Big Red Car here. Nice day in the ATX, nice and sunny and getting a bit warm. Maybe some pool time this afternoon for a Big Red Car?
Well, we will see.
OK, so The Boss is talking to one of his hard headed CEOs — they are all very special people because they are those crazy entrepreneurial types who can live on air and work their butts off — about how to determine when or whether to add a person to the sales effort.
The simple, one cell, worm like brain analysis
The Boss likes to use a bit of analysis. About a single index card analysis.
Here is his simple, one cell, worm like brain analysis. [Hey, I hope The Boss does not take offense at that, you know what I mean? The old boy has a pretty thick skin. I hope.]
1. Determine your total cost of overhead — everything. How much does it take to run your company on an annual basis?
2. If you already have some sales persons, identify their cost and productivity — how much does it cost to employ them for a year? How much revenue do they generate over the same year? Are they covering their own direct cost and are they contributing to the costs of the company? Hopefully, they are making you a bit of profit, no? If you have no current sales staff, then skip this step.
3. Ascertain the cost of an additional sales person for a year. If you already have sales folks, then you can base this cost estimate on your actual costs. Take into account that it make take six months to get a new salesperson up to speed and maybe therefore, you may want to take a two year look at costs.
4. Now, estimate how much revenue the new sales person can bring in over the first year — or whatever time period you desire to use for your analysis. Again, if you have existing sales persons this will be easy to do.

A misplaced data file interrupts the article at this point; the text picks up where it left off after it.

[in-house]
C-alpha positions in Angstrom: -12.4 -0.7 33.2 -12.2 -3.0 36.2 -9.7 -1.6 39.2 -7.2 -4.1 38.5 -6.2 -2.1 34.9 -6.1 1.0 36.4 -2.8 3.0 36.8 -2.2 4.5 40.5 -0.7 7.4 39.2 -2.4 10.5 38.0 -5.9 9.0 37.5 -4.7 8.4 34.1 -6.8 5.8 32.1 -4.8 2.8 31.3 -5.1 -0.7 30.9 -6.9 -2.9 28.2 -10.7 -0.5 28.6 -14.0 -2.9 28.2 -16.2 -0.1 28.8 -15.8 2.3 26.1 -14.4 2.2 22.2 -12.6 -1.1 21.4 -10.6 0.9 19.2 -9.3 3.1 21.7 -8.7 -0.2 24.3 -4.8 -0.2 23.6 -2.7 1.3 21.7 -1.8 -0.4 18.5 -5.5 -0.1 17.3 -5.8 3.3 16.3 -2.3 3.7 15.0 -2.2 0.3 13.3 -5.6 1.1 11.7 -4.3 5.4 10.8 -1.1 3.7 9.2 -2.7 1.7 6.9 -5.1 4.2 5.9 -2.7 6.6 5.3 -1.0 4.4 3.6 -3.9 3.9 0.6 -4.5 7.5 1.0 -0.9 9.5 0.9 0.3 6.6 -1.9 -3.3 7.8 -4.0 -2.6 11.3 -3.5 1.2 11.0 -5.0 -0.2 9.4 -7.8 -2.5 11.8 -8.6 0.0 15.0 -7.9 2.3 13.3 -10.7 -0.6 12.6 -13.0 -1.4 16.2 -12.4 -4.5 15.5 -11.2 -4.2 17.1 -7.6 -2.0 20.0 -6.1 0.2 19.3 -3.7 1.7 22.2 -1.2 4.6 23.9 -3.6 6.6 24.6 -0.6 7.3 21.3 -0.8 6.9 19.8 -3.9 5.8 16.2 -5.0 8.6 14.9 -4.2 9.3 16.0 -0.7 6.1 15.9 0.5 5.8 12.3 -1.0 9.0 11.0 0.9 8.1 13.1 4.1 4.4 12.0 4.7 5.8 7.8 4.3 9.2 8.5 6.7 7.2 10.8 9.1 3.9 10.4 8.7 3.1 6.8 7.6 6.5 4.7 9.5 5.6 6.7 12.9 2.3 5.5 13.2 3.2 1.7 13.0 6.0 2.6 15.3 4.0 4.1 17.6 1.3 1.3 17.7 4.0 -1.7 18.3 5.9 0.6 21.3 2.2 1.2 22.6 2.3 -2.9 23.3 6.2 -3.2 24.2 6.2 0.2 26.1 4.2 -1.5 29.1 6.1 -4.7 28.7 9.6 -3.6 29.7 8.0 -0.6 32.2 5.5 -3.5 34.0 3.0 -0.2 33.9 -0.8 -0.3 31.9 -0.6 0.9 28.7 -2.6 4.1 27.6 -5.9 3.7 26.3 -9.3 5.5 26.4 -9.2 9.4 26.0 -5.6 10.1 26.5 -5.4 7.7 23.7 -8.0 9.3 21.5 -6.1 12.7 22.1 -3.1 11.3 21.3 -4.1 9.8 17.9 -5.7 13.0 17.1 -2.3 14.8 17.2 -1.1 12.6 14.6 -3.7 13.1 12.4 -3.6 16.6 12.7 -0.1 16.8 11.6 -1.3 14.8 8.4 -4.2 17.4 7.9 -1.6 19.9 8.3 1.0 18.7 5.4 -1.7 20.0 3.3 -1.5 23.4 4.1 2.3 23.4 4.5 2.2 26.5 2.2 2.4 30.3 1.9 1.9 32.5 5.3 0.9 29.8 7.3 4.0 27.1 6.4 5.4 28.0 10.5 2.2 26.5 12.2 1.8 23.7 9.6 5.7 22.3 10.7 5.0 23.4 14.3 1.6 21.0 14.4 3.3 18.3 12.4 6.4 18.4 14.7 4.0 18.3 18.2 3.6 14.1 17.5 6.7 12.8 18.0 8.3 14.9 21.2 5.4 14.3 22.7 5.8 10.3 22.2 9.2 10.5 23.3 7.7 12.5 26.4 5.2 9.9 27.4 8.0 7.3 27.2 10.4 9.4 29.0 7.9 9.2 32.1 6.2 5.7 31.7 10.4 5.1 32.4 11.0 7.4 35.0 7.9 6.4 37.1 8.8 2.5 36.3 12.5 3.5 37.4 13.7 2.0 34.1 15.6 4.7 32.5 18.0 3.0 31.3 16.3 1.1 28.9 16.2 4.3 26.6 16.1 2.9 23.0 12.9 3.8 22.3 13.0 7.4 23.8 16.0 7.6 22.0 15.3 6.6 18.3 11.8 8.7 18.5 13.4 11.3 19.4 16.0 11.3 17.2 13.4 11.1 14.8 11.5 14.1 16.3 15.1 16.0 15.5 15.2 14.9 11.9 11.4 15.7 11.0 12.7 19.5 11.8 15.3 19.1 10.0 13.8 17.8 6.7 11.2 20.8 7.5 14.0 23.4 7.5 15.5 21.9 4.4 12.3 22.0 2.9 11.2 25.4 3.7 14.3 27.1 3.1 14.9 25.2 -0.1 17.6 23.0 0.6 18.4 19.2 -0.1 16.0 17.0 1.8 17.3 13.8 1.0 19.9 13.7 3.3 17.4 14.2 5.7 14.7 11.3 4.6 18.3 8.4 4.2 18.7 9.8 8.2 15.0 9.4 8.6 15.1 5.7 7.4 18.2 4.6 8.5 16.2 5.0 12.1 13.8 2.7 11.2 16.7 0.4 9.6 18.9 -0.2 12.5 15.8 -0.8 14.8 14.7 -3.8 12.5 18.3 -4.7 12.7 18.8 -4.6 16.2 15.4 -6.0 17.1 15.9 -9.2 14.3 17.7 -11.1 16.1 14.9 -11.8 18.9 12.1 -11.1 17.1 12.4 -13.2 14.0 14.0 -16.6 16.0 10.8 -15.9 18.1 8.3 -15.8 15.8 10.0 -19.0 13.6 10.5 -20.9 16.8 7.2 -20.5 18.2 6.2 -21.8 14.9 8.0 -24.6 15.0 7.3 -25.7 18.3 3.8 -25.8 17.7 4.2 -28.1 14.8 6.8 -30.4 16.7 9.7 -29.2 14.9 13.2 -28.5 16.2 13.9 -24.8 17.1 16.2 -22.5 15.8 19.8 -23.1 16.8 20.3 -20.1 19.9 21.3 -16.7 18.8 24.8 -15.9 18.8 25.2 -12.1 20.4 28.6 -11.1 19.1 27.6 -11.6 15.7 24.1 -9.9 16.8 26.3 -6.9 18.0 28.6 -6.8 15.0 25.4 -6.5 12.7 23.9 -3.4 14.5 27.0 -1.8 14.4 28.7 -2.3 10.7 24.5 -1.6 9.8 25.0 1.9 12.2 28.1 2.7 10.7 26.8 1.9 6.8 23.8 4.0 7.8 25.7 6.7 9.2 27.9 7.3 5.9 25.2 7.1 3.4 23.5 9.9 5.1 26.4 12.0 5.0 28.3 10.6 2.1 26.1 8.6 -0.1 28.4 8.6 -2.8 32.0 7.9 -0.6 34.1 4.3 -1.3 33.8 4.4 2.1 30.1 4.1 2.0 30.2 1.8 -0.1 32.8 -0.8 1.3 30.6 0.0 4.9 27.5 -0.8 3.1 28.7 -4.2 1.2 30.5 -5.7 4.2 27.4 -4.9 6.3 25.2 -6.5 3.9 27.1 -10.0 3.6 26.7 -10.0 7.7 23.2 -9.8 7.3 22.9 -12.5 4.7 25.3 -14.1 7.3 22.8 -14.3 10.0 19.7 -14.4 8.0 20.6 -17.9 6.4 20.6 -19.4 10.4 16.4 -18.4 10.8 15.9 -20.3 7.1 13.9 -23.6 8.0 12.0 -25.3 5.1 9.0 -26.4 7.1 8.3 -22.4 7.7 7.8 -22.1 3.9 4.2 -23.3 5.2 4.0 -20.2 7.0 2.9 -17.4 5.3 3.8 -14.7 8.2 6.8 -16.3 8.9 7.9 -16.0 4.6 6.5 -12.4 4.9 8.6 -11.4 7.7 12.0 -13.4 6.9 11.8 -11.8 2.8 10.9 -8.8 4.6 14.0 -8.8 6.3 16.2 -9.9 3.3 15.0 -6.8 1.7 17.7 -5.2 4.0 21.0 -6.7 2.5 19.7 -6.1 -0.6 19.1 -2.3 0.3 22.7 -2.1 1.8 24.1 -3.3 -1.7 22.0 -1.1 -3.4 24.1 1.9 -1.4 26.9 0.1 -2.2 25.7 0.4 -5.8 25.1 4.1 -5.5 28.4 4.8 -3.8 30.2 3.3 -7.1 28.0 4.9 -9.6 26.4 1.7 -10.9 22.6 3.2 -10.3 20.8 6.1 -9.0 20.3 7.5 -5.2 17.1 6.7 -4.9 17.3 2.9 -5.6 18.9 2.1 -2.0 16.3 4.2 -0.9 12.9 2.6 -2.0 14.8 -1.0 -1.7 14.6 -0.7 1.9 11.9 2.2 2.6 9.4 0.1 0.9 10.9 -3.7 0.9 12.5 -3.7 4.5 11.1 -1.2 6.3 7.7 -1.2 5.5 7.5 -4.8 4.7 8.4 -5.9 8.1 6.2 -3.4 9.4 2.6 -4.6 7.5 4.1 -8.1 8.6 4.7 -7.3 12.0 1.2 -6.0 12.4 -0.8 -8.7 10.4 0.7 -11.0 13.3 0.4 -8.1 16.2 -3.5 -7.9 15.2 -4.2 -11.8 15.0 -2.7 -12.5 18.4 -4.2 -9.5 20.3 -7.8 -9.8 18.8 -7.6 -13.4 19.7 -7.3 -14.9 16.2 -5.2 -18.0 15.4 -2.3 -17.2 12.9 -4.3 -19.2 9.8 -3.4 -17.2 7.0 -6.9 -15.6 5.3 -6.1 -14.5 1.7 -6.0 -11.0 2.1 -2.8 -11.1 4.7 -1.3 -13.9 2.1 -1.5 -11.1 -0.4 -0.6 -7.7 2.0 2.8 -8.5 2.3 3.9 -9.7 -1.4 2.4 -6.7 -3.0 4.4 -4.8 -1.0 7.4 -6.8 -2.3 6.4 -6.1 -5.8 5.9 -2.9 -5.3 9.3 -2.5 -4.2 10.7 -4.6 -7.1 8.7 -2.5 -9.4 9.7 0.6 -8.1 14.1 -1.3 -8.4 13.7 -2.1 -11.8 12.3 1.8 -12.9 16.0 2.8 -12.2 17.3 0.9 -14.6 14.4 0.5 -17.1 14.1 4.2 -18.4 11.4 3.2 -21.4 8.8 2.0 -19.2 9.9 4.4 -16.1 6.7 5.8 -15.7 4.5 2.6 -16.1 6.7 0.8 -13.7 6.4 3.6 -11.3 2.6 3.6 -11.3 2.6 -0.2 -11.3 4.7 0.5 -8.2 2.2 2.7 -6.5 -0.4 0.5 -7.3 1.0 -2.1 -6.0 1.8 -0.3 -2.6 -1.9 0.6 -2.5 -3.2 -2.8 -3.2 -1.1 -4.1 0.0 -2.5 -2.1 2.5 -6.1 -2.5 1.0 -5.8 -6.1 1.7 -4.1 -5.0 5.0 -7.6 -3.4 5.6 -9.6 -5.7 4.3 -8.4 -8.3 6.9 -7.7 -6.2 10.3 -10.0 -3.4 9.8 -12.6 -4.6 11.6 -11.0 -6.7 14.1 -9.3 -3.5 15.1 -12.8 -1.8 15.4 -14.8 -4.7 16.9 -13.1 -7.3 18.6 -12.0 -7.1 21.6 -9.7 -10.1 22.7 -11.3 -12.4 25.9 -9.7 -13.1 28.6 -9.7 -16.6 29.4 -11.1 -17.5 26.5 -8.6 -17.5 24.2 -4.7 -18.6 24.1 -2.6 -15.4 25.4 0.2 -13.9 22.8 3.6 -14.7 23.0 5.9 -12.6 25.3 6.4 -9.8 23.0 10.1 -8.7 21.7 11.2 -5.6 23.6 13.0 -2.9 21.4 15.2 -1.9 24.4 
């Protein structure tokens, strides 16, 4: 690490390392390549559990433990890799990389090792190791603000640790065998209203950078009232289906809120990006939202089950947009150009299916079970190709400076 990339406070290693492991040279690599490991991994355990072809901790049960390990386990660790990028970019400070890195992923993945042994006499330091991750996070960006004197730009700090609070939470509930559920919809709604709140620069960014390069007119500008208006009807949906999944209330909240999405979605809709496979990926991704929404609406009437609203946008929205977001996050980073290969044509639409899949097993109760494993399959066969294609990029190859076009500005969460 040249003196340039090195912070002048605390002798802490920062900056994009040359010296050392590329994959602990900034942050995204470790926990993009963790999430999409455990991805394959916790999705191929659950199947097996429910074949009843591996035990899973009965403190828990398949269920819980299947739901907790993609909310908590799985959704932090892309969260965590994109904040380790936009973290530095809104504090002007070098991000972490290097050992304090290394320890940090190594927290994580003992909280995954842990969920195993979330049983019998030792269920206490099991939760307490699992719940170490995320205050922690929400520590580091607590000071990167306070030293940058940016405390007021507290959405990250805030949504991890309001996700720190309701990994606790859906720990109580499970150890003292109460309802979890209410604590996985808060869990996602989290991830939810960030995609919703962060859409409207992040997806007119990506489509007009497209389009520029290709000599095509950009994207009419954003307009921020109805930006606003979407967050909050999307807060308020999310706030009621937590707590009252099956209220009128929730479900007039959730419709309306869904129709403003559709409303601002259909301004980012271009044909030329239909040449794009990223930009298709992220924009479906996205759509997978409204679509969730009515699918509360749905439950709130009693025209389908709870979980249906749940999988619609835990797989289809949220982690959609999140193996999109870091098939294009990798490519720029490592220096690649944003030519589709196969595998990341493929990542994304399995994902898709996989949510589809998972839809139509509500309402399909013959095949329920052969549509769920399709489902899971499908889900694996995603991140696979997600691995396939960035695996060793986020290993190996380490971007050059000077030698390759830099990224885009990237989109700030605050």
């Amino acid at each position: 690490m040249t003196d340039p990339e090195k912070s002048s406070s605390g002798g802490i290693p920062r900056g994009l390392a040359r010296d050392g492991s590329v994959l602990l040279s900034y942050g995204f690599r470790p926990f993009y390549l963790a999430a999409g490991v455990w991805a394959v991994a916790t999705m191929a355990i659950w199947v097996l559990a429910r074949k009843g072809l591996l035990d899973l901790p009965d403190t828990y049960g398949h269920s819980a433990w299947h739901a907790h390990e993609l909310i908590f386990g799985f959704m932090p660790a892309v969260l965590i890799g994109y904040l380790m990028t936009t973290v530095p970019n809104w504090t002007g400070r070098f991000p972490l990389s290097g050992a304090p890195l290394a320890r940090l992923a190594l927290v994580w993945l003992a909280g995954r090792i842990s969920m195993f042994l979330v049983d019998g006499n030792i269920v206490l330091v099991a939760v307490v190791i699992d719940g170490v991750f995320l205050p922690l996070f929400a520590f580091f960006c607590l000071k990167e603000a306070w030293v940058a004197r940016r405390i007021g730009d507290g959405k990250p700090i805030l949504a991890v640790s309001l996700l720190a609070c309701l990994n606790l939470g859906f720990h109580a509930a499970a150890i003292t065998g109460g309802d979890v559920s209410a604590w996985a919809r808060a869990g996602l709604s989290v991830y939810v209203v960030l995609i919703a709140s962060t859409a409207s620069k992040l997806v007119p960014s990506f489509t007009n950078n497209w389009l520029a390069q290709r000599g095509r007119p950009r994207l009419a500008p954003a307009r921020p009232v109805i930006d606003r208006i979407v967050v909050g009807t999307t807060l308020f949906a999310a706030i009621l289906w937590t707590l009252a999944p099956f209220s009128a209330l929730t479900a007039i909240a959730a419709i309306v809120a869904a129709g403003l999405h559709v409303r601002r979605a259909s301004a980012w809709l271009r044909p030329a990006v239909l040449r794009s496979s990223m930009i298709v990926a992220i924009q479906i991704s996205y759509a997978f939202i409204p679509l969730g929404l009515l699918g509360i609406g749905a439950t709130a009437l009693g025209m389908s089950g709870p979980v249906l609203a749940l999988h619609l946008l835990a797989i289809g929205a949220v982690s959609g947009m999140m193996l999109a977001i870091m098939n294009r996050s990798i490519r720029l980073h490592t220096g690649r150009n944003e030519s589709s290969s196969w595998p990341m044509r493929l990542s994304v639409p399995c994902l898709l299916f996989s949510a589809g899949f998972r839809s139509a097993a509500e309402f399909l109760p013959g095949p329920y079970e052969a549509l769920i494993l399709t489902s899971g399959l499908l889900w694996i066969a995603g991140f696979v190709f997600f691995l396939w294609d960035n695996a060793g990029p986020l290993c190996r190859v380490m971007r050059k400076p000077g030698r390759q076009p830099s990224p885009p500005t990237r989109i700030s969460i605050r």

Now, let’s take that information and work a problem.
Work a problem with me
So let’s drop in some numbers and see what we get. Click on the following PDF to see a quick little spreadsheet.
Additional sales person analysis <<< click here
So, what you can see is that we have laid out the impact of having from one to four salespersons.
We have used the numbers we identified above and we have increased the cost of overhead an arbitrary ten percent each time we add a sales person. This is a background cost increase. Note also that with different iteration, we are adding the cost of the prior number of sales persons to the background overhead cost. In this manner, you can clearly see the impact of one additional sales person.
Don’t be a literalist
The methodology for the analysis is the teaching point. Don’t struggle with the differences between your company and the analytical approach. Adapt it to your specific enterprise. Each company will be a little bit different.
Your company and product may not lend itself to a “sales person” analysis because it sells directly on the Internet, as an example. If so, this approach may not be for you exactly but the underlying logic may guide you to a better way to look at things. Do that.
I hope this is useful to you. If not, send me a message and I will help you directly.
But, hey, what the Hell do I know anyway? I’m just a Big Red Car.